Beck is the new hotness in the world of O'Reilly-Hannity-esque shrieking TV windbags; a former drug addict who is a late convert to Mormonism, Beck's shtick is that he's a conservative but not a Republican, allowing him to claim a kind of objectivity while he does things like fantasize about murdering Michael Moore and call Michael Berg's dad a "scumbag." His TV come-on is part comic, part carnival barker, and one if his favorite themes is End Times -- he's a strong believer in the literal second coming of Jesus and, between cornball jokes, never wastes any opportunity to remind his audience that the end is nigh.But there is much more.
There have been indications lately that this whole End Times business is fast becoming more than a crazy hobby among the mutant-evangelist set, and is actually playing an important role in Middle East politics, specifically in guiding America's Israel policy.The "end times" and foreign policy.
End Times had its coming-out party in the mainstream media via a now-notorious editorial penned in the Wall Street Journal on August 8 by former Princeton scholar Bernard Lewis. In it, Lewis posited that Iranian President Mahmoud Ahmadinejad was planning a "cataclysmic event" on August 22 (the same date Beck was focused on), because that was the date that corresponded, on the Islamic calendar, with the 27th day of Rajab of the year 1427, said to be the date when Muhammad flew on a winged horse to heaven and back.
That seemed to start the ball rolling on the Aug. 22nd front. From there, a whole host of ostensibly serious commentators started appearing on American television braying horrible warnings about the coming end of the world. Worse still, some of them claimed real ties with the White House. Chief among those was probably John Hagee, a San Antonio pastor whose End Times credentials have already been reported in many outlets (among others, by Sarah Posner of Alternet).Are you frightened yet? You should be. We have an intellectually incurious President with serious mental health issues being advised by Christians who are every bit as nutty as the nuttiest Islamic mad man. This is combined with a Vice President who is for "end times" for purely secular reasons.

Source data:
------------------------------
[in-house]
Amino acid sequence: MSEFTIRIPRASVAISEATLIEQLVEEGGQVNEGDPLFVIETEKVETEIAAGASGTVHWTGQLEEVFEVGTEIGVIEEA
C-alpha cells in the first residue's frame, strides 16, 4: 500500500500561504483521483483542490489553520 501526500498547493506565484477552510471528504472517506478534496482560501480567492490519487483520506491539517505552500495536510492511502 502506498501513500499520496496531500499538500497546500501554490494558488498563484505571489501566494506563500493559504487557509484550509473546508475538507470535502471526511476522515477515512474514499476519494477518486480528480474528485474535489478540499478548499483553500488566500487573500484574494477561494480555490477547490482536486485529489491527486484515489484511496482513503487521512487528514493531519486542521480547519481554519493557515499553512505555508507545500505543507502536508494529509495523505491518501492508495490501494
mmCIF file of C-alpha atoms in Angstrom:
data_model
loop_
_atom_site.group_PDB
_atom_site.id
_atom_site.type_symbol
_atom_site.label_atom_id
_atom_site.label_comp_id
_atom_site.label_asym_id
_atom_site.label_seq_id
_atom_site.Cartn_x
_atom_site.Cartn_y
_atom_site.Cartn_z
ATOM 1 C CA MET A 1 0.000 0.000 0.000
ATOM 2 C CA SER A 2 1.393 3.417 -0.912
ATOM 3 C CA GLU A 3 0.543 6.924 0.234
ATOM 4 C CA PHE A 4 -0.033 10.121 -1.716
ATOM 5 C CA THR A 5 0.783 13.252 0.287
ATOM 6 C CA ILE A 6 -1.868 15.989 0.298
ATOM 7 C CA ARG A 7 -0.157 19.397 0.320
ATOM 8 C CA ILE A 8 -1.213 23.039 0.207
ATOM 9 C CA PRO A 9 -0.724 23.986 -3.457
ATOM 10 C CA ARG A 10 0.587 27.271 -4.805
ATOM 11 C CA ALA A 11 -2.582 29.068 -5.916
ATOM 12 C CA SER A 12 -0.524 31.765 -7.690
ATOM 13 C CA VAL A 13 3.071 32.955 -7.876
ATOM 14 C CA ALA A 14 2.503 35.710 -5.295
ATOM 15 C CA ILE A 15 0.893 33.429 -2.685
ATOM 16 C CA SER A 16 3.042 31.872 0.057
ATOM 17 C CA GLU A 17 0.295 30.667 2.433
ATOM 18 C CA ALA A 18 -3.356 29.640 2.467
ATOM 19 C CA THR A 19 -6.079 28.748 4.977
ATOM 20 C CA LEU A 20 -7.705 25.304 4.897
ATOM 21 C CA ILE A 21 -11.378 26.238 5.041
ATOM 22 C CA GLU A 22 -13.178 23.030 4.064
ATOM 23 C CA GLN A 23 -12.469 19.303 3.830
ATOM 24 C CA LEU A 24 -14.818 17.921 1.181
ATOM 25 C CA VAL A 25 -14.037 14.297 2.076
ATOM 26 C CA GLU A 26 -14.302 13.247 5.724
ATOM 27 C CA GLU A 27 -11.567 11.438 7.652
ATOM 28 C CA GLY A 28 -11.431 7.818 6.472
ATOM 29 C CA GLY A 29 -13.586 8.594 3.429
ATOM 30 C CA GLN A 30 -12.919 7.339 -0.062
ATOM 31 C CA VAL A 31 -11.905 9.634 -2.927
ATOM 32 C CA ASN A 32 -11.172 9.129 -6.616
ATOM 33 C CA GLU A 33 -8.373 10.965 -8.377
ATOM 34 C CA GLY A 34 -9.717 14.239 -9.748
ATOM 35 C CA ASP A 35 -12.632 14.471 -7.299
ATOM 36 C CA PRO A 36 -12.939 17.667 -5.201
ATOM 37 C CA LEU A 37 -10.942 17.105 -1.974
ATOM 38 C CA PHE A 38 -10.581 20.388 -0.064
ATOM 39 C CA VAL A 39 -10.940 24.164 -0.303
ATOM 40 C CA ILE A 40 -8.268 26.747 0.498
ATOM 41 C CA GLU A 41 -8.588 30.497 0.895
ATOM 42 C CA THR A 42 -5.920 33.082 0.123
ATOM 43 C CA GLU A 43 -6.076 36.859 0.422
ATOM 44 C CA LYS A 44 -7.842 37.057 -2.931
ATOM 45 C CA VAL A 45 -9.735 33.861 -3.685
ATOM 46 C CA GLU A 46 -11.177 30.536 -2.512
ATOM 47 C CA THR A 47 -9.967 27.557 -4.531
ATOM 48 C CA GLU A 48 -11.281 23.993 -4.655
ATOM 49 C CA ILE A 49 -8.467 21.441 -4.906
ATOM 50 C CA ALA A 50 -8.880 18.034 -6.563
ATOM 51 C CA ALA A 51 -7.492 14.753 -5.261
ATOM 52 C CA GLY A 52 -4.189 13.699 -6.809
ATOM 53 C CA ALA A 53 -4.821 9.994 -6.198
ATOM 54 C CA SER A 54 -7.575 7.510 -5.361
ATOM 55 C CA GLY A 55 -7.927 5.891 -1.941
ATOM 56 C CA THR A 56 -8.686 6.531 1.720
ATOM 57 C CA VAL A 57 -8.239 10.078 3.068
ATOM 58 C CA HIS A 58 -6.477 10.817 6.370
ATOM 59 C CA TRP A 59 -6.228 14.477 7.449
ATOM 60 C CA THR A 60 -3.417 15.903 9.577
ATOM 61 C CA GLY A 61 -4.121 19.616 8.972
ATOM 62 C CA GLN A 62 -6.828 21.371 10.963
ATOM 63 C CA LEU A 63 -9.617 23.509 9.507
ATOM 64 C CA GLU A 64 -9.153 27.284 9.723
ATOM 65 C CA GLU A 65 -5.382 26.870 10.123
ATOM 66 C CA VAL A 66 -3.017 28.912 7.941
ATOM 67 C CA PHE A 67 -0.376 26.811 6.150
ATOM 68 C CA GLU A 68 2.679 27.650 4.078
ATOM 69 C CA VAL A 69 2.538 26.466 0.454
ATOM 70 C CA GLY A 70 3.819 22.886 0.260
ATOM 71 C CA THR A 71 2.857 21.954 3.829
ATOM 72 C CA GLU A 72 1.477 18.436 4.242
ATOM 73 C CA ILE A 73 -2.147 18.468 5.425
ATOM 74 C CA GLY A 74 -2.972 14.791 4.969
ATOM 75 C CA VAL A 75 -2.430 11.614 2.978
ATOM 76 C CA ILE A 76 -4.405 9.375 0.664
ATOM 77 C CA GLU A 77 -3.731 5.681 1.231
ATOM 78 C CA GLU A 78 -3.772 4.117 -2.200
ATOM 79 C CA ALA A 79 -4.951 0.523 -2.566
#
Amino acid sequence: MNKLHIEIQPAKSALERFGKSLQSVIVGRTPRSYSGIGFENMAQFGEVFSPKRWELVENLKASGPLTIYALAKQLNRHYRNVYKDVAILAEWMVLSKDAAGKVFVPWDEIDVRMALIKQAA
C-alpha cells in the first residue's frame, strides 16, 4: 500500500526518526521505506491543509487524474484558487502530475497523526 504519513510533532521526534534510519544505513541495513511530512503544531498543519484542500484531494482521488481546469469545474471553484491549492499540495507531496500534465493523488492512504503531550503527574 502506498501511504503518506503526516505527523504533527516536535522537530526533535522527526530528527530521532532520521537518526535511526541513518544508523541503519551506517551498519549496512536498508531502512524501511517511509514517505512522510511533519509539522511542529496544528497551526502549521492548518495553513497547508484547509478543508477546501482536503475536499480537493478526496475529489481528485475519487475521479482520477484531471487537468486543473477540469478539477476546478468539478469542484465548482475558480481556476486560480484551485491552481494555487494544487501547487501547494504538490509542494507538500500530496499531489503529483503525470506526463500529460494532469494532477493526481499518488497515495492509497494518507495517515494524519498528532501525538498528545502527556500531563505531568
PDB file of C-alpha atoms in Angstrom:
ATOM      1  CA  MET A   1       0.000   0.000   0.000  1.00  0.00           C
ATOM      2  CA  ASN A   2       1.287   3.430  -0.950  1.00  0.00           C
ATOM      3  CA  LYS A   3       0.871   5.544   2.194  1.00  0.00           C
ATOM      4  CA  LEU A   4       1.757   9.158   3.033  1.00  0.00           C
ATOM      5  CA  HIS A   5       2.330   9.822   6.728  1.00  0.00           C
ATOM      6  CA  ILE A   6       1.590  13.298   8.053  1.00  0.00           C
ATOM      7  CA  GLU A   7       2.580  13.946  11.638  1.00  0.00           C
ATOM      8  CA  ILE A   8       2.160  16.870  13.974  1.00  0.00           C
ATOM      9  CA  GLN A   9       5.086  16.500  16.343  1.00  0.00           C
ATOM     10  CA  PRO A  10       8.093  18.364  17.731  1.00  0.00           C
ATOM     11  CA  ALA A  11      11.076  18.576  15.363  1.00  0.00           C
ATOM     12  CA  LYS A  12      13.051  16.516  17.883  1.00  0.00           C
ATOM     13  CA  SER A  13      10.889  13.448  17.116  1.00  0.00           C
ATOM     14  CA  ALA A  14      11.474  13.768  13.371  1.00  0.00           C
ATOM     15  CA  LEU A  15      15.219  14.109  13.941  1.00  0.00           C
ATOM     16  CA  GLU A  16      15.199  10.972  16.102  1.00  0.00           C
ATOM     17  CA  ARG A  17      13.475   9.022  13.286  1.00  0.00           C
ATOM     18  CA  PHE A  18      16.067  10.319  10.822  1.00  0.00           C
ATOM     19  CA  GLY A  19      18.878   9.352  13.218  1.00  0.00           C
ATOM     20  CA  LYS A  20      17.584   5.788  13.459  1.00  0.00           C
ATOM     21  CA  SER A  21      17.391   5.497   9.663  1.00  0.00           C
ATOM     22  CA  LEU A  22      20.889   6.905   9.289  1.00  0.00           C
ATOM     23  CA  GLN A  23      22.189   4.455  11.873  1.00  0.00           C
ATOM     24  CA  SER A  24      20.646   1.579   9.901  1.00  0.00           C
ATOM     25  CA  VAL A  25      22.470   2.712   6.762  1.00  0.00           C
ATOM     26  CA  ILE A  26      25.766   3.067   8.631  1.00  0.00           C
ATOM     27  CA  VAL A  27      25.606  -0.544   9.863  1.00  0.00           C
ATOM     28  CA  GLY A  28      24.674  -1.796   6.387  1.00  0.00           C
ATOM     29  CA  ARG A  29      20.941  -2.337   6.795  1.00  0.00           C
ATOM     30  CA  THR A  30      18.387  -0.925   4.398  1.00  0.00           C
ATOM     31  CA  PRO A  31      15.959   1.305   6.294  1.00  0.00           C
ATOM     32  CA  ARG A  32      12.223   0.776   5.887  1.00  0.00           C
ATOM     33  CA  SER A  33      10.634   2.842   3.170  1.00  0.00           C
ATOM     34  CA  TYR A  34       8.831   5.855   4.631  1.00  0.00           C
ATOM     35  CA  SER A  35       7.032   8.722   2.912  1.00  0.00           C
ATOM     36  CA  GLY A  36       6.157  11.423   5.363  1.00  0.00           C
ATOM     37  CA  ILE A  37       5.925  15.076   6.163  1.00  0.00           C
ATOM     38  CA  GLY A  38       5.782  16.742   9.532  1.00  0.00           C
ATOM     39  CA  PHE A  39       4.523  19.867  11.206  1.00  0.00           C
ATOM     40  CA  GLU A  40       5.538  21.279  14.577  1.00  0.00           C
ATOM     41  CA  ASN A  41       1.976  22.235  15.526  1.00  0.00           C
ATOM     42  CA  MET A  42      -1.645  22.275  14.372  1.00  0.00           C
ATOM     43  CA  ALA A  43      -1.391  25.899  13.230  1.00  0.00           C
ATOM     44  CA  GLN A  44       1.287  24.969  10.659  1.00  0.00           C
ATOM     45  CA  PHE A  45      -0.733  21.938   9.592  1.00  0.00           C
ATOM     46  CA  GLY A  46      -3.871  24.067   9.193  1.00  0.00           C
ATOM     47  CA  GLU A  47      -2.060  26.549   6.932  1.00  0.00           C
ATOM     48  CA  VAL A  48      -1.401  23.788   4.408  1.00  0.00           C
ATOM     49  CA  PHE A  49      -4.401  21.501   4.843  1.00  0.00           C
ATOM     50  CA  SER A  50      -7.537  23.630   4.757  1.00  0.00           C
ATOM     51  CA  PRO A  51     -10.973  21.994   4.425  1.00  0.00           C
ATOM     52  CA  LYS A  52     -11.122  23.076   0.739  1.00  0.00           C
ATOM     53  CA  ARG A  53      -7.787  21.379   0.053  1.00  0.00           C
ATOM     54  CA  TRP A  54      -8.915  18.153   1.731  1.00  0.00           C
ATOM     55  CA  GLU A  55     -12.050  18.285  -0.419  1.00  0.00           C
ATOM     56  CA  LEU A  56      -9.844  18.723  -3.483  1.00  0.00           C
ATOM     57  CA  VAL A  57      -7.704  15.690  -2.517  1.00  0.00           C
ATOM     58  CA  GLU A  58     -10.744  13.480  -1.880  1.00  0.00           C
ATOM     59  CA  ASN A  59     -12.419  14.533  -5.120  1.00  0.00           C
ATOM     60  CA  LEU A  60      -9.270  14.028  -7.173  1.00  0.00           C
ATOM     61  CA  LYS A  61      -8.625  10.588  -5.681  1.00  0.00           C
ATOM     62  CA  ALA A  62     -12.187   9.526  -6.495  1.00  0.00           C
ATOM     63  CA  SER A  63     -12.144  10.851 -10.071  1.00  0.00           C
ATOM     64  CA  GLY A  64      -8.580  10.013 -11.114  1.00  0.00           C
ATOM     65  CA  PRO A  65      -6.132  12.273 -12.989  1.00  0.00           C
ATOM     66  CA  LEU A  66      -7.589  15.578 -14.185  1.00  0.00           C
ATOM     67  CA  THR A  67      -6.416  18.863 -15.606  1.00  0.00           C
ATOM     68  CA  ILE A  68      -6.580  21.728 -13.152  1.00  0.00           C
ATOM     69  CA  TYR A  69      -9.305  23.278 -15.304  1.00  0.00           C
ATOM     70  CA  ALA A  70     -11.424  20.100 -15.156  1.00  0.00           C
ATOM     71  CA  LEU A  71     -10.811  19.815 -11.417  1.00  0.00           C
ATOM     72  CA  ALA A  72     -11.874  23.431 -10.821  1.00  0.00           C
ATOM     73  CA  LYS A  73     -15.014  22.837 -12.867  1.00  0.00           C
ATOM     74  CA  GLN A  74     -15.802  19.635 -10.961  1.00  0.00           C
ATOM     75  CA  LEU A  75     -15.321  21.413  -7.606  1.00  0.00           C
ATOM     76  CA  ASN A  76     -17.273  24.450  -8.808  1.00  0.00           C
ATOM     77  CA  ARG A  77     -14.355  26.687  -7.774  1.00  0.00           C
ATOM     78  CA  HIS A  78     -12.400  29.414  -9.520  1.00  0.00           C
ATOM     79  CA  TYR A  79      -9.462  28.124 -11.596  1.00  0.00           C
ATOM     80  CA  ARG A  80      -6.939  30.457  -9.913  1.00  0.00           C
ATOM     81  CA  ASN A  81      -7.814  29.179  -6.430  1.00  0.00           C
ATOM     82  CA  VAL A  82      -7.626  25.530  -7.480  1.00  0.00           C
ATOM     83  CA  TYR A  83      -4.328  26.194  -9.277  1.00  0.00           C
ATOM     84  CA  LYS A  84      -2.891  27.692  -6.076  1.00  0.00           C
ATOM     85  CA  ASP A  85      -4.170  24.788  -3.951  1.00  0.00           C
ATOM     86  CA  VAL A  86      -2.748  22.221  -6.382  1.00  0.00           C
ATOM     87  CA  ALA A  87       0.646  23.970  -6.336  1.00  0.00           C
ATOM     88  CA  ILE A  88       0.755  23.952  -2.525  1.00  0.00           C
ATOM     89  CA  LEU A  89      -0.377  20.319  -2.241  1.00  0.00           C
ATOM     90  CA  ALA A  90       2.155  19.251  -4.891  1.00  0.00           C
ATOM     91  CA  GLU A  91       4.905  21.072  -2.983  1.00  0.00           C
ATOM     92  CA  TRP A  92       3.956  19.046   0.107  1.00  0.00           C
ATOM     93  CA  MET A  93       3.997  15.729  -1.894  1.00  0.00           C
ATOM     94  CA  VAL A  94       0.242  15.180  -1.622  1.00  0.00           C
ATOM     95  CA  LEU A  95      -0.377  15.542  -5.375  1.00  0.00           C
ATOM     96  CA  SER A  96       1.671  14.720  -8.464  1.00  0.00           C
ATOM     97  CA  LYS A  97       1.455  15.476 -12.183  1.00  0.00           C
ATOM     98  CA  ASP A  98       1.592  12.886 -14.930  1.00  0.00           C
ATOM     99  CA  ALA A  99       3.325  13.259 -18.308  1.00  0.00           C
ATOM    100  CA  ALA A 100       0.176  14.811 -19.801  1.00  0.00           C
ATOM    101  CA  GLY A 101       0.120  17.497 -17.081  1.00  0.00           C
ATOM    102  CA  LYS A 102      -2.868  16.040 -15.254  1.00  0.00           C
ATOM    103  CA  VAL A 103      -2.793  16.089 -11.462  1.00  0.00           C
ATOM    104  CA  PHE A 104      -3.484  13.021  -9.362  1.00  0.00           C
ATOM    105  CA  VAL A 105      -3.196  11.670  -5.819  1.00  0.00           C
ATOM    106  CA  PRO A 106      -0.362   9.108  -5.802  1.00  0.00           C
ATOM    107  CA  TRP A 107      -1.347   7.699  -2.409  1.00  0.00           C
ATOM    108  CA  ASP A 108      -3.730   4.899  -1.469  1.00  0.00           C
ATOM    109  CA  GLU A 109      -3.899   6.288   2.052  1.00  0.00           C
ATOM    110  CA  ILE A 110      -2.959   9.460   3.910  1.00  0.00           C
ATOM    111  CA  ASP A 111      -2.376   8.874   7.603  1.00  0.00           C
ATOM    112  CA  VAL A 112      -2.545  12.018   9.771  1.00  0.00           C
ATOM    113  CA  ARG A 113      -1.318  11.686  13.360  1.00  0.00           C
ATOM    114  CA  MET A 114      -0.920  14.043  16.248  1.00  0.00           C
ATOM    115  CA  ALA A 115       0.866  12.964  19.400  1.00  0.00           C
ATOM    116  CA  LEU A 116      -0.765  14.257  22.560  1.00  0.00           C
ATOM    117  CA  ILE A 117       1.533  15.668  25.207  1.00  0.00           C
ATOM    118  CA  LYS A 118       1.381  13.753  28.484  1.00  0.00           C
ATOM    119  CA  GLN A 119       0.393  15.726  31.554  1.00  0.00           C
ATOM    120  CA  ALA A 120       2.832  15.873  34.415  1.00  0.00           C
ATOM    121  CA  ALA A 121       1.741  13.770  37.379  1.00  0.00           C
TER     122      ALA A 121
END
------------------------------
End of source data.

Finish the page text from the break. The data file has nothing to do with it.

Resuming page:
The significance of Hagee is that he chairs a group called Christians United For Israel (CUFI) which believes that the U.S. must unite to launch a pre-emptive strike against Iran to precipitate Armageddon, followed by the more desirable Second Coming of Jesus. Hagee would be just another sweating evangelist lunatic if it weren't for the fact that his group has the ear of the White House. RNC chair Ken Mehlman took time out from bashing Ned Lamont to speak at CUFI's inaugural banquet in Washington in July, and both Sam Brownback and Rick Santorum also addressed the group. Meanwhile, Hagee at the banquet reportedly read out greetings from Ehud Olmert and George W. Bush himself, who apparently said, "God Bless and stand by the people of Israel and God Bless the United States."
If that weren't scary enough, the Washington Post on August 4th published a story by Dan Froomkin suggesting that a certain Joel C. Rosenberg, another prominent subscriber to the Aug. 22nd theory, had been invited to the White House. Rosenberg told Froomkin that he had spoken to a "couple dozen" White House aides on February 10, 2005, and had been in touch with some of them ever since. Rosenberg said the meeting came after an unnamed White House staffer called him and said "A lot of people over here are reading your novels" -- novels which presumably include the recent The Ezekiel Option, which is about, God help us, a White House staffer who urges a highly religious president to bomb Russia and bring about the End of Everything.
Taibbi goes on to describe Rosenberg's book in all of it's insane detail. Yes a book that is a big hit in the White House. The GWOT has become a battle between Christian lunatics and Islamic lunatics and as a result the "end times" may become a self fulfilling prophecy.